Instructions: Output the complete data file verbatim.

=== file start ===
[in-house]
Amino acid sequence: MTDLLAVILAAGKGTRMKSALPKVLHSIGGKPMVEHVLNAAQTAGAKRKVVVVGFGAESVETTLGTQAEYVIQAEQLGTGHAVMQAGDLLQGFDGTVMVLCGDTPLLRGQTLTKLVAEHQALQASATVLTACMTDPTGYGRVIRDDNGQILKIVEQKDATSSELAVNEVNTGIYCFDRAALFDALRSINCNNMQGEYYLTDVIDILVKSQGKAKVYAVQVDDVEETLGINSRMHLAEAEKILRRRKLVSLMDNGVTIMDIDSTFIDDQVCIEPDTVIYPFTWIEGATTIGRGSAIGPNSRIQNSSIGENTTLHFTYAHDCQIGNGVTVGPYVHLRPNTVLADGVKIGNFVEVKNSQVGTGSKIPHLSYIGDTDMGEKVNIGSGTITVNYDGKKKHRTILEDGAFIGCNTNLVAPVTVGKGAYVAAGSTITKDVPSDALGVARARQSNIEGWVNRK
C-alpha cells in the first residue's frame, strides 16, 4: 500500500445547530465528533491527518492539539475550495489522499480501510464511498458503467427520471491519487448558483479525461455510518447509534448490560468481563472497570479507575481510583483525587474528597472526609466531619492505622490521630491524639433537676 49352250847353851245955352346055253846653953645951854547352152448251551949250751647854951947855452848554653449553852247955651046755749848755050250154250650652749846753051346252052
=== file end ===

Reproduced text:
[in-house]
Amino acid sequence: MTDLLAVILAAGKGTRMKSALPKVLHSIGGKPMVEHVLNAAQTAGAKRKVVVVGFGAESVETTLGTQAEYVIQAEQLGTGHAVMQAGDLLQGFDGTVMVLCGDTPLLRGQTLTKLVAEHQALQASATVLTACMTDPTGYGRVIRDDNGQILKIVEQKDATSSELAVNEVNTGIYCFDRAALFDALRSINCNNMQGEYYLTDVIDILVKSQGKAKVYAVQVDDVEETLGINSRMHLAEAEKILRRRKLVSLMDNGVTIMDIDSTFIDDQVCIEPDTVIYPFTWIEGATTIGRGSAIGPNSRIQNSSIGENTTLHFTYAHDCQIGNGVTVGPYVHLRPNTVLADGVKIGNFVEVKNSQVGTGSKIPHLSYIGDTDMGEKVNIGSGTITVNYDGKKKHRTILEDGAFIGCNTNLVAPVTVGKGAYVAAGSTITKDVPSDALGVARARQSNIEGWVNRK
C-alpha cells in the first residue's frame, strides 16, 4: 500500500445547530465528533491527518492539539475550495489522499480501510464511498458503467427520471491519487448558483479525461455510518447509534448490560468481563472497570479507575481510583483525587474528597472526609466531619492505622490521630491524639433537676 49352250847353851245955352346055253846653953645951854547352152448251551949250751647854951947855452848554653449553852247955651046755749848755050250154250650652749846753051346252052